Chief Communications Officers are evolving and becoming more vital for organizations as technology creates a state of continuous transformation. Gone are the days when the Chief Communications Officer’s role was simply to generate attention and positive press coverage for the company.
In today’s contentious environment, one of the Chief Communications Officer’s roles is to promote and protect the brand’s reputation. Additionally, this role goes beyond external communication to include internal communications, helping to align employees with the company’s vision and goals. Communications is the most important skill for leaders and the Chief Communications Officer should be every executive leader’s right hand.
Actively Engaged In A Socially Dynamic Environment
With this continuous transformation comes rapid-paced disruption. Today’s professionals are tasked with creating relatable brands that connect with the customer while incorporating ever-changing technological advancements into their strategy. Thoughtful and careful strategy is required in today’s socially dynamic environment. Anything said can be taken out of context, misinterpreted, or misrepresented, causing harm to a business or brand’s reputation. The upside of social media is a limitless platform for spreading one’s message. The downside of social media is a limitless platform for spreading one’s message. A Chief Communications Officer is actively engaged in internal and external communications that engage employees, customers, investors, and the media.
Communications vs. Marketing
Traditionally, communications have been tacked on to public relations and marketing. All three systems contribute to brand and communication and marketing efforts are similar. However, communications led by marketing leadership can create conflict. While marketing drives the demand on a short-term basis, public relations is focused on the long-term and brand awareness. Communications, however, have the distinct role of serving as vital strategic counsel during crises or uncertainty. This is where the Chief Communications Officer comes in.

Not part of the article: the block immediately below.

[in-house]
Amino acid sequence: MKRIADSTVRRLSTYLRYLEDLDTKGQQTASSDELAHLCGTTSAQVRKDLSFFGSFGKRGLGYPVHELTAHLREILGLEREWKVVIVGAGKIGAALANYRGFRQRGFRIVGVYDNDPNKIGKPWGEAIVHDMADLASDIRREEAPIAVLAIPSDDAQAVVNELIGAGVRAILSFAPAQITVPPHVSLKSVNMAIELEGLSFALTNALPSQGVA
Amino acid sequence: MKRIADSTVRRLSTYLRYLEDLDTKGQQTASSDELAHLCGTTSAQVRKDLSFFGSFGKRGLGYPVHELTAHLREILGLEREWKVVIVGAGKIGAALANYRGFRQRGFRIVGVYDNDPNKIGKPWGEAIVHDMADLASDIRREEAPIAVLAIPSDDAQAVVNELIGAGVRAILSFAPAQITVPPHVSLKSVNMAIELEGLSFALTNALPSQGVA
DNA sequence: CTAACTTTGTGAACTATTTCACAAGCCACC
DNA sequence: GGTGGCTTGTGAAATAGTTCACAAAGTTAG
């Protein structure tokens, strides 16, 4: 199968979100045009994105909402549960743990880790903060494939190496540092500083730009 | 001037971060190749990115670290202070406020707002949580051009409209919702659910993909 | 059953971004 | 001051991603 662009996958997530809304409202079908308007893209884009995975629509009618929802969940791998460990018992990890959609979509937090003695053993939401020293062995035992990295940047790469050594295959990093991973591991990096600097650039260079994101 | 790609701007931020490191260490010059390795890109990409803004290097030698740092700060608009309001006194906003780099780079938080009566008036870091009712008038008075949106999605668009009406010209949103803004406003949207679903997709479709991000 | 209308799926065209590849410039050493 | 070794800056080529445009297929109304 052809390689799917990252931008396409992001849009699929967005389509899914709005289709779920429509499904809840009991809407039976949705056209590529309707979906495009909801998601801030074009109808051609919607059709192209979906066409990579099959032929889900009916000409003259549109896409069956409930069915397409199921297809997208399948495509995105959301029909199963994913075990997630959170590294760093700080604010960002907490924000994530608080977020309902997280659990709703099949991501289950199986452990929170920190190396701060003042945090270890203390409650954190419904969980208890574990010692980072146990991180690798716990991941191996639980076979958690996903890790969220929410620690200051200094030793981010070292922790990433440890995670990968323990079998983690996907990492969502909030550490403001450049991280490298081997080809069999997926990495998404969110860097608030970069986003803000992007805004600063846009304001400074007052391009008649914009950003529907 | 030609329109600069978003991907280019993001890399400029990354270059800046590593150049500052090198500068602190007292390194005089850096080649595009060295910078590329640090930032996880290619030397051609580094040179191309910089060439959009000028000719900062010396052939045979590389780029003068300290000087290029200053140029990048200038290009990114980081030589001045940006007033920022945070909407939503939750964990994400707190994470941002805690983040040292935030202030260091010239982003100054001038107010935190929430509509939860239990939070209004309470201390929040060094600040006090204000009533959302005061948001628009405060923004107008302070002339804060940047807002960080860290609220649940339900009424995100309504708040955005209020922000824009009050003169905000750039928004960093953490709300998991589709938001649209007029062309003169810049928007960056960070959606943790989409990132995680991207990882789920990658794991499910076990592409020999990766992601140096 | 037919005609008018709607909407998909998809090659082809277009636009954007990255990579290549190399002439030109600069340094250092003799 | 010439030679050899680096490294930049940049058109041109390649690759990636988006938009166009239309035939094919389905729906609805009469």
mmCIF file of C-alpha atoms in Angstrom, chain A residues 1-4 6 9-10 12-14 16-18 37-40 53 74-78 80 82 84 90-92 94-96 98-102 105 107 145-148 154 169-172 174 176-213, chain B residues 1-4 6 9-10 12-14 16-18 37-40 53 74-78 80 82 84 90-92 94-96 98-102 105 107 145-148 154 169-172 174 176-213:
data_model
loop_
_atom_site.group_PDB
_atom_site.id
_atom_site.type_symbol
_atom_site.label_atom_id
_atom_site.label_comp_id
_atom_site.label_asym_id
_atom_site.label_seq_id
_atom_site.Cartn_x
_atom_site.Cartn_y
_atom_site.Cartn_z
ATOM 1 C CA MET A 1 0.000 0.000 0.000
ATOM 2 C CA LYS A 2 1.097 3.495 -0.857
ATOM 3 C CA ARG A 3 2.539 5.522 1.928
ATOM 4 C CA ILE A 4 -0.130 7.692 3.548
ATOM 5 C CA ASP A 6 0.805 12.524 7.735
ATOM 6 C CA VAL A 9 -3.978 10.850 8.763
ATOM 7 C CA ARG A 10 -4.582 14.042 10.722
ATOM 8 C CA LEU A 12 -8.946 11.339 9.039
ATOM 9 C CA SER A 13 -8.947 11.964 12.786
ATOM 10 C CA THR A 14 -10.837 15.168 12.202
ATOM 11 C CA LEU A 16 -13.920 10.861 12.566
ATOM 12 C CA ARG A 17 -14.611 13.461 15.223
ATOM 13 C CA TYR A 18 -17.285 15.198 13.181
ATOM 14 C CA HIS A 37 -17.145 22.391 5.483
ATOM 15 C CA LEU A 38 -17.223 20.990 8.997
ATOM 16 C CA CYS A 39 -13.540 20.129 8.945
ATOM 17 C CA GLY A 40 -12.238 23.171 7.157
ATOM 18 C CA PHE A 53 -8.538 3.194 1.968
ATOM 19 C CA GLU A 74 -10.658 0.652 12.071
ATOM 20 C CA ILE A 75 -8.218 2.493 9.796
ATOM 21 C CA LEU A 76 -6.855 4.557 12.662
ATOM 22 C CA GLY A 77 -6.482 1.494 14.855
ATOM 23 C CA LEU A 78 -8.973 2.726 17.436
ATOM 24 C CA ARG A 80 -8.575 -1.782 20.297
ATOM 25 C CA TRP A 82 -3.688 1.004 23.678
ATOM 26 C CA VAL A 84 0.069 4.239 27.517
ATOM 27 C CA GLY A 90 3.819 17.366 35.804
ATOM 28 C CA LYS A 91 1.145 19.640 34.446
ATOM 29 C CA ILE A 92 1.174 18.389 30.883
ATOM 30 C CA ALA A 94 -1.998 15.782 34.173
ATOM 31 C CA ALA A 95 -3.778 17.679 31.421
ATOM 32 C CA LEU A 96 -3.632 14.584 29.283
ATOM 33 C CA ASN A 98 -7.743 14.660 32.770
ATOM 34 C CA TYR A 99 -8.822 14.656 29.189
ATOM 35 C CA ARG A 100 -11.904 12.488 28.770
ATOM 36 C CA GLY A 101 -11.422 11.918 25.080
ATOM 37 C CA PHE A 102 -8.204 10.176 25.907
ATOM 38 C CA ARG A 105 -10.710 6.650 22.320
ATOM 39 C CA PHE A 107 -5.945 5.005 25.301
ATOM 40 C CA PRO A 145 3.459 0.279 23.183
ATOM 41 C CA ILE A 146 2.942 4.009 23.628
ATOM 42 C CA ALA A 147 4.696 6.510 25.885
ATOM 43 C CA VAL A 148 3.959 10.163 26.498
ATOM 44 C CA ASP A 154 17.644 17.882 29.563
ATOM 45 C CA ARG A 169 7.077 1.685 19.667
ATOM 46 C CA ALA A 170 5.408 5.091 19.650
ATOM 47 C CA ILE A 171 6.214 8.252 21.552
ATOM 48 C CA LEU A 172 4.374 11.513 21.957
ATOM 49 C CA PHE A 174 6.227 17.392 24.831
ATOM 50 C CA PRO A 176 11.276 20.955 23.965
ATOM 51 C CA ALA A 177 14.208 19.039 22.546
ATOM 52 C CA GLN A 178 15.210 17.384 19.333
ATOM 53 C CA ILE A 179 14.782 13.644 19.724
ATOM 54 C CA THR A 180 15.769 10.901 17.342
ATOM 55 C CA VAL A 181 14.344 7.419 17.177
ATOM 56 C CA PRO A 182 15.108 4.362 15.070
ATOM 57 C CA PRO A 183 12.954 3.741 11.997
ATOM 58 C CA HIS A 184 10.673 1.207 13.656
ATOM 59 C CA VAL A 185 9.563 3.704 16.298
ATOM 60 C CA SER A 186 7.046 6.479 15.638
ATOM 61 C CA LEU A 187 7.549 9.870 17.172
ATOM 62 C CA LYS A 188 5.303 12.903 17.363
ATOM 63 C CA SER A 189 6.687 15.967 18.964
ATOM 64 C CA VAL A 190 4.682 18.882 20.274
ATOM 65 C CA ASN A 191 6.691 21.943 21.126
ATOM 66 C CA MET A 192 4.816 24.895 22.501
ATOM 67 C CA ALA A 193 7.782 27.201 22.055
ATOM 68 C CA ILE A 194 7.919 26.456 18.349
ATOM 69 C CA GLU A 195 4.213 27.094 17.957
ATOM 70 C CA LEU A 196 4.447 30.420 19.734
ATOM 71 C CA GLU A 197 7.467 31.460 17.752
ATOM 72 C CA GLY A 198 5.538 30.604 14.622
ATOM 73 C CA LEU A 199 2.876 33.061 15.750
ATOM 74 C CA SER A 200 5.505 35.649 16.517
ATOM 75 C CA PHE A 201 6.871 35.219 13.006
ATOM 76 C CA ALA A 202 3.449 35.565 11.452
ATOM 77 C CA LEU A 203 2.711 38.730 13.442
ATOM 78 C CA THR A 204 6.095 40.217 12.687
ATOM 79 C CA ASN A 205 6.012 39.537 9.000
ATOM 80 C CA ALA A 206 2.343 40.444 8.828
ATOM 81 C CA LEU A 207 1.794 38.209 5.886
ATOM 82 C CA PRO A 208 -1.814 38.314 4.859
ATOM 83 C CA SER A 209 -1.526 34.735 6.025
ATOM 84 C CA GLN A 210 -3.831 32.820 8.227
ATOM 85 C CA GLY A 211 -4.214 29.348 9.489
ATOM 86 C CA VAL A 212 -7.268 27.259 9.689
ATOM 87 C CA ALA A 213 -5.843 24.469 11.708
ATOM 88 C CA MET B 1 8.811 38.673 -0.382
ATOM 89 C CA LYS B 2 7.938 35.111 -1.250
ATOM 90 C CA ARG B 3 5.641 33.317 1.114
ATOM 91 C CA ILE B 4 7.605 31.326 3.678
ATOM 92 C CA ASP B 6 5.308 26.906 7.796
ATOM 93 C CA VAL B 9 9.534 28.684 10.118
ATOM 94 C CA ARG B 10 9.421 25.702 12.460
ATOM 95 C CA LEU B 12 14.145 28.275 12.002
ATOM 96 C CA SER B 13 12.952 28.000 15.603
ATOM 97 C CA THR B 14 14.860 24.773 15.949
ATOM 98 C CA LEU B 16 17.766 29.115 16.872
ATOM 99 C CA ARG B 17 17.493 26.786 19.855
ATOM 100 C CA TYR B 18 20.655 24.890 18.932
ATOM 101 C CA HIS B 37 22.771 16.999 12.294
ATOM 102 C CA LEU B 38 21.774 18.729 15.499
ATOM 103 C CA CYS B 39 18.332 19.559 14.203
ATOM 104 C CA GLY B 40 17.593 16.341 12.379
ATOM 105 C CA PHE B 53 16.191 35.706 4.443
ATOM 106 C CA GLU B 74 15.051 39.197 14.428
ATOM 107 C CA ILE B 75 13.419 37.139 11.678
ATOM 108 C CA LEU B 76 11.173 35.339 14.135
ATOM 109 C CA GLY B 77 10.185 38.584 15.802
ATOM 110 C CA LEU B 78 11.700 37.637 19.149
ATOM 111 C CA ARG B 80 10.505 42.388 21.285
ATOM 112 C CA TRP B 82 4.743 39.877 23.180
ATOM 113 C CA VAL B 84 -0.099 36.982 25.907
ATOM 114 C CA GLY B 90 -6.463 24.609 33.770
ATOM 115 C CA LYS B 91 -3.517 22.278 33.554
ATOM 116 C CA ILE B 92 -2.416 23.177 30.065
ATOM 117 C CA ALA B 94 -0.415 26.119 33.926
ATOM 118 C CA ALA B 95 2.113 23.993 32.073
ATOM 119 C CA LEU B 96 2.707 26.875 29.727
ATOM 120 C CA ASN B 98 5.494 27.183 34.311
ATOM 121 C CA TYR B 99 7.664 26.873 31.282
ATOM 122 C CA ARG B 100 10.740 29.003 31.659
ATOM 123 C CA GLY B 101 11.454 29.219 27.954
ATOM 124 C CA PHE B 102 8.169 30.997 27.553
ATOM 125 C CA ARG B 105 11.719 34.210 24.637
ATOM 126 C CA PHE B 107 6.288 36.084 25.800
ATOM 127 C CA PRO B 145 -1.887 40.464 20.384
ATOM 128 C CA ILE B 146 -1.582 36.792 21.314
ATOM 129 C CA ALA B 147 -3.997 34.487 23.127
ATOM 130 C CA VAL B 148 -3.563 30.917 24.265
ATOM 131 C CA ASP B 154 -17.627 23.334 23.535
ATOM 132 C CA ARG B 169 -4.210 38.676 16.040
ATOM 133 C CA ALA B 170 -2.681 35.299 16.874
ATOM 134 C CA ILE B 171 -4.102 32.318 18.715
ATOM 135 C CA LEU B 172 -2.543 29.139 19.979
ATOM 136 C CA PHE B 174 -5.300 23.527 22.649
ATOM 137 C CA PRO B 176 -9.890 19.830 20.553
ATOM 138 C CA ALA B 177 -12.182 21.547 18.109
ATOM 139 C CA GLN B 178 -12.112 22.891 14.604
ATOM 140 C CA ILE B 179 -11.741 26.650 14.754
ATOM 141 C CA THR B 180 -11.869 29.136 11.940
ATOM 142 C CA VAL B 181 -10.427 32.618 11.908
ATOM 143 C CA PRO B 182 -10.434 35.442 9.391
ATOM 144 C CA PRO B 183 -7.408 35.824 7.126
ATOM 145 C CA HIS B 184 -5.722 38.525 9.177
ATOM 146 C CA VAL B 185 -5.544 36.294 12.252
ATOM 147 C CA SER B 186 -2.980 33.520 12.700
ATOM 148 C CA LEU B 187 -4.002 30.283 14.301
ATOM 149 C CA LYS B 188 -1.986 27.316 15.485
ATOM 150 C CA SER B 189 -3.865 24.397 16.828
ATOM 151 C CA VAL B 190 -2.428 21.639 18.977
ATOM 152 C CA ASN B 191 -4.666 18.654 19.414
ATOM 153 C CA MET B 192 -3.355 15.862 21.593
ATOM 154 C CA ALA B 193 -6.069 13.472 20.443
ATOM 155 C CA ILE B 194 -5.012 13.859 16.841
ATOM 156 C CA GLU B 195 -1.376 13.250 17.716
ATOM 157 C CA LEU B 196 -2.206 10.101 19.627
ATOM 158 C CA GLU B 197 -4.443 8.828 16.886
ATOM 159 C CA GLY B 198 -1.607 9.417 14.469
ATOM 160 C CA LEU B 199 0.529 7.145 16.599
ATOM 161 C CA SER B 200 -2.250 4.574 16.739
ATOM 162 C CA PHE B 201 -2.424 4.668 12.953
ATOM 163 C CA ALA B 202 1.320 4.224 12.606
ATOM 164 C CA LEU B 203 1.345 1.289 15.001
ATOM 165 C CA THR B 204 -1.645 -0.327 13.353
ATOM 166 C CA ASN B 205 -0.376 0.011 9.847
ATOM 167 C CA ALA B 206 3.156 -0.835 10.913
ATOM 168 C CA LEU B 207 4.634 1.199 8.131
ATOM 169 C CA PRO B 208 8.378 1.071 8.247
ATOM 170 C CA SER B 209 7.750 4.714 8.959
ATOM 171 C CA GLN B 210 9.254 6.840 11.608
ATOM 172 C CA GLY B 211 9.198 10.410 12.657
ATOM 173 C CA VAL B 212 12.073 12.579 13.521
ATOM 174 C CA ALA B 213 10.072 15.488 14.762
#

Marketing departments tend to act as a one size fits all fix for a one-time opportunity. Watching a competitor’s success with a campaign might lead the marketing department to forge ahead with a similar campaign, all the while letting communications fall by the wayside. Additionally, marketing departments experience high turnovers leaving team members left to work isolated in a bubble, resulting in low productivity and adverse for the brand. While marketing handles demand, non-demand tasks like internal messaging are in the communication leader’s wheelhouse. Unlike marketing, the Chief Communications Officer has the seniority and authority to make bold decisions that are independent of marketing buy-in.
An experienced Chief Communications Officer recognizes the importance of strategic communications within the brand. Internal messaging significantly impacts an organization’s public image. Every word is crucial and the wrong wording can damage a company’s reputation. Today’s communication professionals must juggle all sides of messaging. Unified leadership and collaboration are key. In addition, communications work with human relations on a shared goal of cultivating employees who are happy and heard. Another vital aspect to keep in mind is that marketing should not have access to pertinent human relations information prior to the issuance of an official internal messaging.
Key Player for C-Suite
The Chief Communications Officer is a key player for the C-suite. Communication is fundamental to the everyday operations of the brand. CEOs have come to rely on their Chief Communications Officer for strategic counsel on a number of important issues. It is part of the Chief Communications Officer’s role to brief the executives before important media interviews and before addressing staff at a meeting.
Developing a distinct communications strategy requires experience, excellence, and the wisdom of seniority. It is imperative that the Chief Communication Officer have access to all C-suite executives in order to do so. For a brand without a Chief Communications Officer, an outside public relations council is important. News travels at lightning speed and executives must come to the realization that a communications leader is vital and a position that must not be filled by anyone other than a professional.
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